American Heritage is launching a major effort to research and promote historic taverns from the Founding era.
The American War for Independence was part of an international trend -- a new focus on the individual led people to new insights, new proclamations and new assertions of rights.
The young German fought for American Independence, went home, and returned as a man of peace
A scholar searches across two centuries to discover the main engine of our government’s growth—and reaches a controversial conclusion
After every war in the nation’s history, the military has faced not only calls for demobilization but new challenges and new opportunities. It is happening again.
From Newport to Yorktown and the battle that won the war: A German foot soldier who fought for American independence tells all about it in a newly discovered memoir
It was bitter civil war, and a remarkable book offers us perhaps the most intimate picture we have of what it was like for the ordinary people who got caught in its terrible machinery
When their side lost the Revolution, New Englanders who had backed Britain packed up, sailed north, and established the town of St. Andrews, New Brunswick. It still flourishes.
To the end of his life America’s most infamous traitor believed he was the hero of the Revolution
The little town of Lebanon, Connecticut, played a larger role in the Revolution than Williamsburg, Virginia, did. And it’s all still there.
Thousands of them sided with Great Britain, only to become the wandering children of the American Revolution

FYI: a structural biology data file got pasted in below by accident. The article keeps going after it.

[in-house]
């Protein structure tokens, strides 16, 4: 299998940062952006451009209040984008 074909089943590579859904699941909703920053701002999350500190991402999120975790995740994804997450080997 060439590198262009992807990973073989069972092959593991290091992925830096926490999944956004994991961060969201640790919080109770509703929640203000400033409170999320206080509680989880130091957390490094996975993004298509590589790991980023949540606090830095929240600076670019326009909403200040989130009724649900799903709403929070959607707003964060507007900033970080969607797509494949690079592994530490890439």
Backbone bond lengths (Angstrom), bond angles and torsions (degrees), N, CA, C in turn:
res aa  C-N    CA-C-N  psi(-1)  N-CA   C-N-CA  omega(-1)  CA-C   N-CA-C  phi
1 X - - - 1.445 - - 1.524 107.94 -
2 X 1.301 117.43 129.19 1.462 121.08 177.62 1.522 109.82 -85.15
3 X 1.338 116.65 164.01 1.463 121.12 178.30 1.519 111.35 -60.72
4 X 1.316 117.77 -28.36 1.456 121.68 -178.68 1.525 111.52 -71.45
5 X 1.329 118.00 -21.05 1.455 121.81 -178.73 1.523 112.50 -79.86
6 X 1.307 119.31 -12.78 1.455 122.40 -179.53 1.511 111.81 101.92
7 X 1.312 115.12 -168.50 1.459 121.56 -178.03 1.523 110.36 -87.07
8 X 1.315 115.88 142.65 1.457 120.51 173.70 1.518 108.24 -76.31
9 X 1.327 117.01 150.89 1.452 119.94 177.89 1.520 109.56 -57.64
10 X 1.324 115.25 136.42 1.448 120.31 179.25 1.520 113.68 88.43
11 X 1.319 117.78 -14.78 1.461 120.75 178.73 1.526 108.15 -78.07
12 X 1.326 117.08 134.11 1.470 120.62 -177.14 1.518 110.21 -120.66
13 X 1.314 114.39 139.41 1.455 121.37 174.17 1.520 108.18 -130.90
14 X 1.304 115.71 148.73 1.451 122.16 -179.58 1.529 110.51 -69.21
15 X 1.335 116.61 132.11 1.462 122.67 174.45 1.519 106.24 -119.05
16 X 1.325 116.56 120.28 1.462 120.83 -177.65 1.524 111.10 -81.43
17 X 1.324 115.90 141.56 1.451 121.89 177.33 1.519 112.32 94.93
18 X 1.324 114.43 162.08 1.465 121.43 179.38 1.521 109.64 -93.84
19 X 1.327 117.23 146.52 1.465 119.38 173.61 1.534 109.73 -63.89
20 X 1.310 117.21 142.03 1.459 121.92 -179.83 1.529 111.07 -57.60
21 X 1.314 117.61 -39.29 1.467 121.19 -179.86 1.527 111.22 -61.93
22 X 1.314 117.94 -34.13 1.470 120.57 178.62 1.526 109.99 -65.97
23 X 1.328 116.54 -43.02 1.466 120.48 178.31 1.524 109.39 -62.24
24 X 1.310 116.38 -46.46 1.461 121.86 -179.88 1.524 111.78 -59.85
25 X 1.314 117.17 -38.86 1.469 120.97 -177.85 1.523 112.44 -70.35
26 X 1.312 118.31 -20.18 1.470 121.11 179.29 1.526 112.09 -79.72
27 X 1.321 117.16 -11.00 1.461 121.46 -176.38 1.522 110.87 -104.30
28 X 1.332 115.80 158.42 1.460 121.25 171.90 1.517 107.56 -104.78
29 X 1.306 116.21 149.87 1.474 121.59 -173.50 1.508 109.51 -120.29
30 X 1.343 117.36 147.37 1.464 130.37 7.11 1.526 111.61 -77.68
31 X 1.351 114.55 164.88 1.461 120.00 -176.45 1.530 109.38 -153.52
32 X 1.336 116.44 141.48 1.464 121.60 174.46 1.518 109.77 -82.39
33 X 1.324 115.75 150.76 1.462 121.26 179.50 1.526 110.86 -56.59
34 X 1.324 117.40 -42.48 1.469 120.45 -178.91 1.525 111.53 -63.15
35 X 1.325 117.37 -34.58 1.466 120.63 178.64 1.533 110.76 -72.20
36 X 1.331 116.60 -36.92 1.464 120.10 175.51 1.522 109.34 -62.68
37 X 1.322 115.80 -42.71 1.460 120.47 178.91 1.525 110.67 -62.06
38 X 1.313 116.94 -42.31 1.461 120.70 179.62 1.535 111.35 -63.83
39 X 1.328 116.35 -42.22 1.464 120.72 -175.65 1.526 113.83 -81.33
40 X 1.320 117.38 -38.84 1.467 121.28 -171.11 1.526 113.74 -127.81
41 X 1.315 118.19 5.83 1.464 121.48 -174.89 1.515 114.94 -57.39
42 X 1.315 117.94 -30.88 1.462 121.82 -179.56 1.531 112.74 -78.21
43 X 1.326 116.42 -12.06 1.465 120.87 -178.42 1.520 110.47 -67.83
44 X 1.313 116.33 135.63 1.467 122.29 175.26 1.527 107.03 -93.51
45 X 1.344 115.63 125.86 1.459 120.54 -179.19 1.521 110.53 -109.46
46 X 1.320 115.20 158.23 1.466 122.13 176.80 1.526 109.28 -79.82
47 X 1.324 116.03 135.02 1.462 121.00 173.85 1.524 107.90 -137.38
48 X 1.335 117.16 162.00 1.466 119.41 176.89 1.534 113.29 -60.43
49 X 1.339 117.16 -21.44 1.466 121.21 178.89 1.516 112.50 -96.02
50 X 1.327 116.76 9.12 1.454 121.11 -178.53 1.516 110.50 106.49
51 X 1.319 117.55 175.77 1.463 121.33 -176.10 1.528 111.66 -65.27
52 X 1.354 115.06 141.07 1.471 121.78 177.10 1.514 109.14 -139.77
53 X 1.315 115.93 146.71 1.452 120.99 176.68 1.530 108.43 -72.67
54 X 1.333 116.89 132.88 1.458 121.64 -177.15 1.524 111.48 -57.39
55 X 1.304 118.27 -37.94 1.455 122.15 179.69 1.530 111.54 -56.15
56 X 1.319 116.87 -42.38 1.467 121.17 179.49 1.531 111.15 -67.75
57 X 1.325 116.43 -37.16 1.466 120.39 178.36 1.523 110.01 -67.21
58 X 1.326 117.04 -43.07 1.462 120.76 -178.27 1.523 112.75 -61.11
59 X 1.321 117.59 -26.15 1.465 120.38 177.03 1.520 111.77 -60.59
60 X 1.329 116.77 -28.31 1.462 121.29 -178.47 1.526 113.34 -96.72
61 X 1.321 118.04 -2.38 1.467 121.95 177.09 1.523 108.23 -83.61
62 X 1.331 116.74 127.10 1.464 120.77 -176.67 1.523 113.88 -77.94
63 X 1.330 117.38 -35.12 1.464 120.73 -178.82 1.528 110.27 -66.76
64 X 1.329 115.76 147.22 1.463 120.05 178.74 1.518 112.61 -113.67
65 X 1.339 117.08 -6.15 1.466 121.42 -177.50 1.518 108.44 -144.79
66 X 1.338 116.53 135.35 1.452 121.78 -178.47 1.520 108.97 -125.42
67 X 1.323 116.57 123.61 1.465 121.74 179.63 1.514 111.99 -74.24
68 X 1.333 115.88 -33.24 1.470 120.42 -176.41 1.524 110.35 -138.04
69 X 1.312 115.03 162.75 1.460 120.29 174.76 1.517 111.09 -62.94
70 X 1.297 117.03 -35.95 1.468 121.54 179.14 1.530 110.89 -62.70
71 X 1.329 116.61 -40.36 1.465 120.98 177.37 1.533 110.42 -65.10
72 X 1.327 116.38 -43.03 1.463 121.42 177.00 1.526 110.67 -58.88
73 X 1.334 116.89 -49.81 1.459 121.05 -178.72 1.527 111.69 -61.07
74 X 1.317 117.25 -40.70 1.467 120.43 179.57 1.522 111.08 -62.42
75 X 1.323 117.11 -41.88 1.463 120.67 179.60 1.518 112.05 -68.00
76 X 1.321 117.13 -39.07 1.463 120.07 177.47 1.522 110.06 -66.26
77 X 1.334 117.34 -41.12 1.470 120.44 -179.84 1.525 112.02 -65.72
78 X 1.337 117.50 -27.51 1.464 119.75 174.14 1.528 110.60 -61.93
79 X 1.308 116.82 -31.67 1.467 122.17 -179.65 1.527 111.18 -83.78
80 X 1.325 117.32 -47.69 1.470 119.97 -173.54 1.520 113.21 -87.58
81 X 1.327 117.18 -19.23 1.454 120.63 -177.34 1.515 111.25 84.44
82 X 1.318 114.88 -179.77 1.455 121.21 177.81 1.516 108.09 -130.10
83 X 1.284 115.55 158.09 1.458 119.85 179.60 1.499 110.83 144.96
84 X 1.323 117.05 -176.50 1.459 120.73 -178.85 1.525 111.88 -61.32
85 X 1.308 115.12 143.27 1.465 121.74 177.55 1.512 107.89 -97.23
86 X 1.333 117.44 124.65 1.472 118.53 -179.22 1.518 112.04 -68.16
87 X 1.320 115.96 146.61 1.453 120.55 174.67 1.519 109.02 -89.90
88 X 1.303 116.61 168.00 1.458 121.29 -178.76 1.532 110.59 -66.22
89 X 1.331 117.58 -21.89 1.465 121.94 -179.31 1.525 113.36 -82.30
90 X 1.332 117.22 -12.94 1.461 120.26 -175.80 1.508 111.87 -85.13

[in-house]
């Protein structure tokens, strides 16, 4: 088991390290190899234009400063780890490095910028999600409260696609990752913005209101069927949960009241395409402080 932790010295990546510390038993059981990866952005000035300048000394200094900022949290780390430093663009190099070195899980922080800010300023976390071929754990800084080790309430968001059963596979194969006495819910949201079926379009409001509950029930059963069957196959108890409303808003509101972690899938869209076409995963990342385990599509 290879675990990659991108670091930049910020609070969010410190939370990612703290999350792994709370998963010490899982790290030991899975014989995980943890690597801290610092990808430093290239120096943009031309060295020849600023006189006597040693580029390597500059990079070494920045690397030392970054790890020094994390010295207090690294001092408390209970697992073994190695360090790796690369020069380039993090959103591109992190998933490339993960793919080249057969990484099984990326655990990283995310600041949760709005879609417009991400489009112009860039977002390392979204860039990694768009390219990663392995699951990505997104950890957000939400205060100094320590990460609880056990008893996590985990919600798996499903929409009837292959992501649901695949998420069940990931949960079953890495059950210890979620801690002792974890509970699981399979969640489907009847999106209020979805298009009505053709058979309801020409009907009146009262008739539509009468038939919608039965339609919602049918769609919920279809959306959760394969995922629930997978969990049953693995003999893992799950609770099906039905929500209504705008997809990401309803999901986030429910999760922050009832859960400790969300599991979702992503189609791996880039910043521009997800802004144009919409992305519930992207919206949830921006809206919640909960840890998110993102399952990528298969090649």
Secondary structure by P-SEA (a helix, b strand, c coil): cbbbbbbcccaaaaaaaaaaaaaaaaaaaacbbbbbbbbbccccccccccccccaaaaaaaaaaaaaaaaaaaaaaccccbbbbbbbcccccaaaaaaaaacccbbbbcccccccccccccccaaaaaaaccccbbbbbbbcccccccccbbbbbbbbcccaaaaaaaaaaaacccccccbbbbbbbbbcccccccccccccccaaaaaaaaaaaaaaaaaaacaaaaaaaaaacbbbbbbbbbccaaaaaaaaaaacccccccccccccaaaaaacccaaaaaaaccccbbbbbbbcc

The Revolution might have ended much differently for the Americans if it weren’t for their ally, the Spanish governor of Louisiana, who helped them wrestle the Mississippi valley from the British.
George Washington’s Narrow Escapes
Everything depended on a French fleet leaving the Indies on time; two American armies meeting in Virginia on time; a French fleet beating a British fleet; a French army getting along with an American one; and a British general staying put.
Encamped above the Hudson for the last, hard winter of the Revolution, the officers of the Continental Army began to talk mutiny. It would be up to their harried commander to defend the most precious principle of the infant nation—the supremacy of civilian rule .
Saluting a departing general, the British dazzled Philadelphians with the grandest party the city had ever seen; the tiny army that had toppled the general bided its time nearby
He was Irish, but with neither the proverbial charm nor the luck. Generals are not much known for the former quality, but the latter, as Napoleon suggested, is one no successful commander can be without. And John Sullivan was an officer whom luck simply passed by.
Newly Discovered Eyewitness Accounts of the War for Independence
Although it has been disparaged as “General Washington’s Sewing Circle,” this venture was the first nationwide female organization in America
and how, a decade after the Revolution, a melodramatic rescue attempt, involving a grateful young American, went awry
Eleventh in a series of paintings for AMERICAN HERITAGE
Courtly, gallant, handsome, and bold, John Laurens seemed the perfect citizen-soldier of the Revolution. But why did he have to seek death so assiduously?